Natural Gas Production Blamed for Methane Plume the Size of Delaware
Blue skies and occasional clouds isn’t all that hovers above the American Southwest. There is also an enormous plume of methane gas—roughly the size of Delaware—that may be invisible to the human eye, but which can be detected by satellites. And that gas—all coming from natural gas wells—is contributing to climate change.
The giant methane plume is the largest such concentration of that greenhouse gas that can be detected over the United States, according to the National Aeronautics and Space Administration (NASA). It hovers ominously near the Four Corners region at the intersection of New Mexico, Arizona, Colorado and Utah.
That collection of methane is the result of thousands of natural gas wells (40,000 wells near Cuba, New Mexico, alone), each of which leak small amounts of the gas. These small amounts, however, have produced a big “hot spot”—about 2,500 square miles in size—that is contributing to the accumulation of greenhouse emissions and making it harder for the U.S. to meet its goals of reducing its climate change footprint. That area has been releasing about 0.59 million metric tons of methane into the atmosphere per year, at least between 2003 and 2009, the period studied by scientists at NASA and the University of Michigan.
The news was reported in a new study by the scientists, who based their findings on satellite data and high-resolution regional simulations that they performed.
The biggest culprit among the thousands of leaking gas wells is the one in New Mexico's San Juan Basin, which is the most active coalbed methane production area in the U.S., according to the researchers.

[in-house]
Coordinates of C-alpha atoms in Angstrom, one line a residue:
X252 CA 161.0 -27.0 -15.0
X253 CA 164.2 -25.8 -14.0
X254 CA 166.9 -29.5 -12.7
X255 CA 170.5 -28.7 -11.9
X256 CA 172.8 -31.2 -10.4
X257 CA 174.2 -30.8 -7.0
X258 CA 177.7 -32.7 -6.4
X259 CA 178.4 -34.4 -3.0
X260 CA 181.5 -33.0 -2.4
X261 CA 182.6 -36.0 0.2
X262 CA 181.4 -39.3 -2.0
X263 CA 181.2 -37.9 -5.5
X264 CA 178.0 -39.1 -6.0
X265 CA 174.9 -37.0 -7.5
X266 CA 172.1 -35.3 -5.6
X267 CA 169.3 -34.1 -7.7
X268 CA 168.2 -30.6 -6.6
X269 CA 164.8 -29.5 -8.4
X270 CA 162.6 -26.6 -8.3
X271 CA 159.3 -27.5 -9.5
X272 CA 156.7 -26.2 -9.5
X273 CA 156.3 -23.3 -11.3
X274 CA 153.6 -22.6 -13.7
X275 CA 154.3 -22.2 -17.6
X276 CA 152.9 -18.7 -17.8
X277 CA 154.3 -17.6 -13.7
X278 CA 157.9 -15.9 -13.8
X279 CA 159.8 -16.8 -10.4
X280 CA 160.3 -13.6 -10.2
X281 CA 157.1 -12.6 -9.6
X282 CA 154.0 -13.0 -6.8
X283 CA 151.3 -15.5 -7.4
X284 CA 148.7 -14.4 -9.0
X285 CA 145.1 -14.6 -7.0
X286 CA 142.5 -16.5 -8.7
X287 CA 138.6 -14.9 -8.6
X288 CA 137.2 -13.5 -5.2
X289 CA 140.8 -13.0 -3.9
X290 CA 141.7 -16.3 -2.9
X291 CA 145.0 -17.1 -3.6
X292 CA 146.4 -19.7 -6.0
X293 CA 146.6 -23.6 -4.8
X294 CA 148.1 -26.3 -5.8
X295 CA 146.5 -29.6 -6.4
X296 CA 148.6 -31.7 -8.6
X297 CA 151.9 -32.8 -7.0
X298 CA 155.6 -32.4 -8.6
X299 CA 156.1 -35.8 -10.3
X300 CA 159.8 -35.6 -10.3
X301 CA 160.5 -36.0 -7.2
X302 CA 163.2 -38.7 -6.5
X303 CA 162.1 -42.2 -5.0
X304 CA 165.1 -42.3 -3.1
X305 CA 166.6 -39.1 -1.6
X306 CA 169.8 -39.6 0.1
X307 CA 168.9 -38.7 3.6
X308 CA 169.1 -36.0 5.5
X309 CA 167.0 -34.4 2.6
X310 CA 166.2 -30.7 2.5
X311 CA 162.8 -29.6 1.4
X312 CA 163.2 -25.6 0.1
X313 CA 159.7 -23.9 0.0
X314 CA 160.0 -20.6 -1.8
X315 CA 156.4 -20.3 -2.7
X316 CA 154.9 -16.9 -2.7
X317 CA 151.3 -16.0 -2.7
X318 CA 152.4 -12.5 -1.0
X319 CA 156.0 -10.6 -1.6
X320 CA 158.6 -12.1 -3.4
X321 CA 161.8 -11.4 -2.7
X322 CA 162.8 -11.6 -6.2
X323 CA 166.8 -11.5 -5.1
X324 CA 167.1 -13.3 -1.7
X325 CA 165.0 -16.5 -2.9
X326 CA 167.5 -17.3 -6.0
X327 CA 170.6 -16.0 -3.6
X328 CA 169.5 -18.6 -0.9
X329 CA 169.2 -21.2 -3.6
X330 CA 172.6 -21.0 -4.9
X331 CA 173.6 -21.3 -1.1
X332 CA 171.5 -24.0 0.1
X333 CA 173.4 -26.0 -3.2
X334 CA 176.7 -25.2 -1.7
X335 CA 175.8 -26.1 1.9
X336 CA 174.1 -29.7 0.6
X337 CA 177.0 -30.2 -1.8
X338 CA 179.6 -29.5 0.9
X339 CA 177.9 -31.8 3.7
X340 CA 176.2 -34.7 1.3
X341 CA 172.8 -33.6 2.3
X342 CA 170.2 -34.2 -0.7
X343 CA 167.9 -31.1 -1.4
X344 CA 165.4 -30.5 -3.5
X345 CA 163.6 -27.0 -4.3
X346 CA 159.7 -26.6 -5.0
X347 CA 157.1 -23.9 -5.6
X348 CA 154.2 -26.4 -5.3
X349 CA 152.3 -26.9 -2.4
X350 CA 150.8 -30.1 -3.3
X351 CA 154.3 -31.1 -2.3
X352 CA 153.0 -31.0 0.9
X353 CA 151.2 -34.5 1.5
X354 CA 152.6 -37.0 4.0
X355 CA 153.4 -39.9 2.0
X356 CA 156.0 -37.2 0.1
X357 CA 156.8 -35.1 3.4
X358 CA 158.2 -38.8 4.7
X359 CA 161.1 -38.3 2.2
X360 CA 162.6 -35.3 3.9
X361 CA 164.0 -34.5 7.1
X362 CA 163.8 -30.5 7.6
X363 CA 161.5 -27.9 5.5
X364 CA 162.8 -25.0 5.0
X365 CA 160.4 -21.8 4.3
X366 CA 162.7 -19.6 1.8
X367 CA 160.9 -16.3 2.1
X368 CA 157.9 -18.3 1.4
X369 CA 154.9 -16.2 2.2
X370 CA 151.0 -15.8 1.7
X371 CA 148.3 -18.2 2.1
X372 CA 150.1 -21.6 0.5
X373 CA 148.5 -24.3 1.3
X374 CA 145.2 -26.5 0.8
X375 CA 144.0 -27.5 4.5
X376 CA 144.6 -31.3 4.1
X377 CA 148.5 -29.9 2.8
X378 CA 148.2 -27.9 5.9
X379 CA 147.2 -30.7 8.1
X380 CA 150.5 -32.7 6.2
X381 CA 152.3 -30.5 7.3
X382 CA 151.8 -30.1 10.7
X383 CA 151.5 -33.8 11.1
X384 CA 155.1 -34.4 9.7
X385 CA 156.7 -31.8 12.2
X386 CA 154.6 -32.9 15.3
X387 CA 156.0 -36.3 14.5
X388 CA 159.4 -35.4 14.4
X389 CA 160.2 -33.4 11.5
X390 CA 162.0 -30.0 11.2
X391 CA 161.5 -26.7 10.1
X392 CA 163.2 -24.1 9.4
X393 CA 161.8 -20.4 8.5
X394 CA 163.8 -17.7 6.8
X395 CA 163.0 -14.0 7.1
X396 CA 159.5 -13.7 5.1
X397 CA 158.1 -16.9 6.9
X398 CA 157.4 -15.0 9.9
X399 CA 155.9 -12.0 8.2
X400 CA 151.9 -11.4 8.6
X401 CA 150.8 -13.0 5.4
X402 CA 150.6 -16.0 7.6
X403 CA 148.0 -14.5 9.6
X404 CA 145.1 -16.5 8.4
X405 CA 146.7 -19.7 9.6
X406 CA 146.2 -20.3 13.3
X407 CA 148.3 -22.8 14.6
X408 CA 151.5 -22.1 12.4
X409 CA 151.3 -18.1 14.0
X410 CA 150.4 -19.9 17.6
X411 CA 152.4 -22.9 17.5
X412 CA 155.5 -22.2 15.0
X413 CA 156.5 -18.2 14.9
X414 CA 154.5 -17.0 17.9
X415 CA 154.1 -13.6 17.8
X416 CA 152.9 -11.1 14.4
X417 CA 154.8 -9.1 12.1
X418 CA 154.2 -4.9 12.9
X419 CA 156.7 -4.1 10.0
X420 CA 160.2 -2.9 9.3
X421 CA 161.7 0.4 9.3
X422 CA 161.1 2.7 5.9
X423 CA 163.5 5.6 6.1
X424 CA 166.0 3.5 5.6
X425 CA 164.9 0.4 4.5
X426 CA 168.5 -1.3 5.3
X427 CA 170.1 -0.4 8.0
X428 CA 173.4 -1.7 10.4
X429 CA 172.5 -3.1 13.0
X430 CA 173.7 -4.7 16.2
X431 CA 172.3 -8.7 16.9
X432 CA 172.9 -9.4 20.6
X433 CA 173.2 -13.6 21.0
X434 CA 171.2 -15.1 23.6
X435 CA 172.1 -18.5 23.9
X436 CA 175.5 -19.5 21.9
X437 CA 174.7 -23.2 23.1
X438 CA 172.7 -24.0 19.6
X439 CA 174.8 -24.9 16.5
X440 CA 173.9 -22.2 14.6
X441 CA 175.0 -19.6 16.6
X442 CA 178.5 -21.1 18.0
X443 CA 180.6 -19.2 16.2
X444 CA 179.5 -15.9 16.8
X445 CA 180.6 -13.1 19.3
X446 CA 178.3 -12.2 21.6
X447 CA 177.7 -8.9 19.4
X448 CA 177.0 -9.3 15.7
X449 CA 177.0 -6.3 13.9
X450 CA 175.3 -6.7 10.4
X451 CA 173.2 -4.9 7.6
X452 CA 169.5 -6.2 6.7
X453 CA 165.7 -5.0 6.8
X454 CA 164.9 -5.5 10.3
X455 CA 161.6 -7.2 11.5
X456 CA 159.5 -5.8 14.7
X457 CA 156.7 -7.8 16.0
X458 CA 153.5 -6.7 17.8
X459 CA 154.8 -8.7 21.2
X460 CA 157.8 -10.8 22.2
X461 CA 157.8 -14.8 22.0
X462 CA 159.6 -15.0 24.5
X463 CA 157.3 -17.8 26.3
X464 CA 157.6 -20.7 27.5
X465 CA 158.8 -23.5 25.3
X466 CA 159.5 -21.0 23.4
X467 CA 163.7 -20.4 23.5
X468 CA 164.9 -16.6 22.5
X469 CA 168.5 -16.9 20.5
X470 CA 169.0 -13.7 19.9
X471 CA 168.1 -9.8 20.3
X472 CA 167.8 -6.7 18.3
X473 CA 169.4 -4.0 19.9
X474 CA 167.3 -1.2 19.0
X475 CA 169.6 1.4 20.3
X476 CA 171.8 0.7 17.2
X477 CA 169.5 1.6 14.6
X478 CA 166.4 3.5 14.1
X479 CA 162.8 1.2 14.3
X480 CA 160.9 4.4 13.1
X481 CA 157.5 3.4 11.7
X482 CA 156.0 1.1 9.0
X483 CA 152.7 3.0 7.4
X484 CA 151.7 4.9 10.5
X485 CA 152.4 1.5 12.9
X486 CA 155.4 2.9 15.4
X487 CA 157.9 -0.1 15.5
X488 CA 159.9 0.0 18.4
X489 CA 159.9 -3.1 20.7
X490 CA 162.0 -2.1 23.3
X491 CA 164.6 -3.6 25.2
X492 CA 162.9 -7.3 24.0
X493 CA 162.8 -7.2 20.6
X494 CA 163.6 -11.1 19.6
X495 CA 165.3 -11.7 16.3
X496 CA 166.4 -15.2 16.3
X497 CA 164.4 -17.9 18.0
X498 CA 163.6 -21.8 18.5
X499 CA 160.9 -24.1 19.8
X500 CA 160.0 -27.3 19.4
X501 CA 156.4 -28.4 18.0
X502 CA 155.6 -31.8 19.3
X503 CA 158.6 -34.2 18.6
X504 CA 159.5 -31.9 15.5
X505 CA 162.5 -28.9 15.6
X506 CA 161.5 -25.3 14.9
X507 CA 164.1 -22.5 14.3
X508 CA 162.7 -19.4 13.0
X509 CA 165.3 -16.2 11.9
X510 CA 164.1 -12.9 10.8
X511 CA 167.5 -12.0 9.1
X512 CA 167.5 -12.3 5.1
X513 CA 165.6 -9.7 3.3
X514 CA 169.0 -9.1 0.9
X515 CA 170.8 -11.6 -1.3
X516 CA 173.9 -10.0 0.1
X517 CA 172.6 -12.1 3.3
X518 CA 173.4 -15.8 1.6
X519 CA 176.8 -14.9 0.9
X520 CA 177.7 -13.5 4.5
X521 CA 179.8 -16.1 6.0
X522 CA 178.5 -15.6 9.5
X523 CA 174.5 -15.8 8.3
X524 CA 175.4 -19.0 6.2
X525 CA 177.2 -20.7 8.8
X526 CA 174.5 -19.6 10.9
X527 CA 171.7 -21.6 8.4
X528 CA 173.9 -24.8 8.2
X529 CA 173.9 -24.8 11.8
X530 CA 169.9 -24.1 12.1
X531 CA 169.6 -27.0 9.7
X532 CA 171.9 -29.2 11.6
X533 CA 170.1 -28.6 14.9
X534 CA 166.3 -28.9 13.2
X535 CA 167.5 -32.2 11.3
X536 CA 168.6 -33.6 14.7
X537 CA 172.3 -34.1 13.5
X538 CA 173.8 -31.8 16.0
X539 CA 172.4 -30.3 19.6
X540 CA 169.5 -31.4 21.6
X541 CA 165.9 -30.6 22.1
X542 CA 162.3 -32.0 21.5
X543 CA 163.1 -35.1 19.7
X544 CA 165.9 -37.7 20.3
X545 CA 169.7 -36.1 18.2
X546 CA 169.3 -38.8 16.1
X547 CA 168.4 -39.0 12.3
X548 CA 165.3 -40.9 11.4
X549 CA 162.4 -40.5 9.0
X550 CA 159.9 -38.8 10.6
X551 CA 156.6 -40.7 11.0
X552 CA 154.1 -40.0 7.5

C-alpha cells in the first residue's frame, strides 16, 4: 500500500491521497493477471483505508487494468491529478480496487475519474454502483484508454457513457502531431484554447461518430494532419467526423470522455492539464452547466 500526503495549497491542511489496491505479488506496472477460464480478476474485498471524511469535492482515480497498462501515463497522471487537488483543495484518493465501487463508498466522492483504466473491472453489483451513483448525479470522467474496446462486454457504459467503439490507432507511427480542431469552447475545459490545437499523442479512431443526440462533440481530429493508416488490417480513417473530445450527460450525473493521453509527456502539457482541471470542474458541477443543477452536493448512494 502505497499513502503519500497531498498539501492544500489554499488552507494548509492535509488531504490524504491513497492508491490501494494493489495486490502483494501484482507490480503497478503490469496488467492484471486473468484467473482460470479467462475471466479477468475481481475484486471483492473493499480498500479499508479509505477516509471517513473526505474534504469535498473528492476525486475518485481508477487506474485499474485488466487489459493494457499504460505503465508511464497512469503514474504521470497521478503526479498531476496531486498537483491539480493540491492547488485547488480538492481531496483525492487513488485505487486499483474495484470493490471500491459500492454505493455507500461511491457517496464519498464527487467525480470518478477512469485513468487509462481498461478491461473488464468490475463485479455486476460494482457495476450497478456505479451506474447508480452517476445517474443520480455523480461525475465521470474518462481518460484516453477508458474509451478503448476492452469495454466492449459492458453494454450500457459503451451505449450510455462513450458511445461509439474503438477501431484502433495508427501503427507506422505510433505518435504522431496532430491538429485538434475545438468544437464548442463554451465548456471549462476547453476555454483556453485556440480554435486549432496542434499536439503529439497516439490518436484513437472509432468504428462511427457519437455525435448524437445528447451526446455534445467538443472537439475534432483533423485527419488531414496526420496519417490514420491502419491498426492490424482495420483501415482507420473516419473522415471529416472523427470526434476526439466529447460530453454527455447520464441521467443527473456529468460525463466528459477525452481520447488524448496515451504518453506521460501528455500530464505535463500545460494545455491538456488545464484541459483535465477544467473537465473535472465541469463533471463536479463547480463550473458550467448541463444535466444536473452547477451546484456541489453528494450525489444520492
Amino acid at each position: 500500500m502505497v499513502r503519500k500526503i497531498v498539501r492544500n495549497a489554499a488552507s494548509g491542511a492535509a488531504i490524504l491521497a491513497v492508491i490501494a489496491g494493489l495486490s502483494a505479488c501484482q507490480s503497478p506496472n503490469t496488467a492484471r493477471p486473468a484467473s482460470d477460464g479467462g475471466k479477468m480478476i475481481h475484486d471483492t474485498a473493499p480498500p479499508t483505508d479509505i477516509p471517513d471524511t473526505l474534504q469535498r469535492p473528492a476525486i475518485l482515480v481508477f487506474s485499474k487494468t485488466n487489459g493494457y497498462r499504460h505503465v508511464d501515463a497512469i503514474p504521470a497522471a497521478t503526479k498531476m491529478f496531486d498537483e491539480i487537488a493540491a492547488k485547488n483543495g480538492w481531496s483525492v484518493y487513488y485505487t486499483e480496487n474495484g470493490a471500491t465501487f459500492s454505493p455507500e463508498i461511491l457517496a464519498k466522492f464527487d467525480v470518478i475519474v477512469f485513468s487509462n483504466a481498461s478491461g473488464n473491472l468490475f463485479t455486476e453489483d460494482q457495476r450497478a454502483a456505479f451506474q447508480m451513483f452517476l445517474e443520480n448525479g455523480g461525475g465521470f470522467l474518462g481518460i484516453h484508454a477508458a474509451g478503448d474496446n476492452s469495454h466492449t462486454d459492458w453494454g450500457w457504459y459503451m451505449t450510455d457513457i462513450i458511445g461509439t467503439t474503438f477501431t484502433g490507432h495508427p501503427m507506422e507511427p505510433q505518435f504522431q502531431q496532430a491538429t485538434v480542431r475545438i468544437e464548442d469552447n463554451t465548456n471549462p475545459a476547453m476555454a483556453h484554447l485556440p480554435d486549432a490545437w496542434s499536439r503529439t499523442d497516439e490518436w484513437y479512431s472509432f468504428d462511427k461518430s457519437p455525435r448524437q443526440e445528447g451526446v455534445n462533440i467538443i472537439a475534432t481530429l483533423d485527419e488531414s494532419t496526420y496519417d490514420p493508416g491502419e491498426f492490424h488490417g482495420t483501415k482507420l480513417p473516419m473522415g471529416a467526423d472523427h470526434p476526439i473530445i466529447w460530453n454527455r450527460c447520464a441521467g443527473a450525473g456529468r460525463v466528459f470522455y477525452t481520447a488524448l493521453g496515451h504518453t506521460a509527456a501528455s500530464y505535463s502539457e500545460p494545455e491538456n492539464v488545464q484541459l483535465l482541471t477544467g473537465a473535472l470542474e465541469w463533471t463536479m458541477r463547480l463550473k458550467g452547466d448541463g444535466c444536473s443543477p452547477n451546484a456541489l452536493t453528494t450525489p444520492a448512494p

Much of the gas from the wells escapes via leaking pipes or when it is released into the atmosphere by companies that are only drilling for oil. Some of those firms burn off the methane, which converts it into carbon monoxide, another greenhouse gas that forms a brownish pall blanketing the sky.
The Environmental Protection Agency (EPA) lists methane as “the second most prevalent greenhouse gas emitted in the United States from human activities.” The gas “accounts for about 9 percent of U.S. greenhouse gas emissions, and the biggest single source of it — nearly 30 percent — is the oil and gas industry,” reported The Washington Post, citing EPA figures. Methane also has “up to 80 times as much heat-trapping potency per pound as carbon dioxide over the short term,” added the newspaper.
- Danny Biederman, Noel Brinkerhoff
To Learn More:
U.S. Methane 'Hot Spot' Bigger than Expected (National Aeronautics and Space Administration)
Delaware-Size Gas Plume Over West Illustrates the Cost of Leaking Methane (by Joby Warrick, Washington Post)
Small Texas Fracking Company Earns Title of Worst Energy Sector Polluter (by Steve Straehley, AllGov)
U.S. Methane Emissions May be 50% Higher than EPA Estimates (by Noel Brinkerhoff and Danny Biederman, AllGov)
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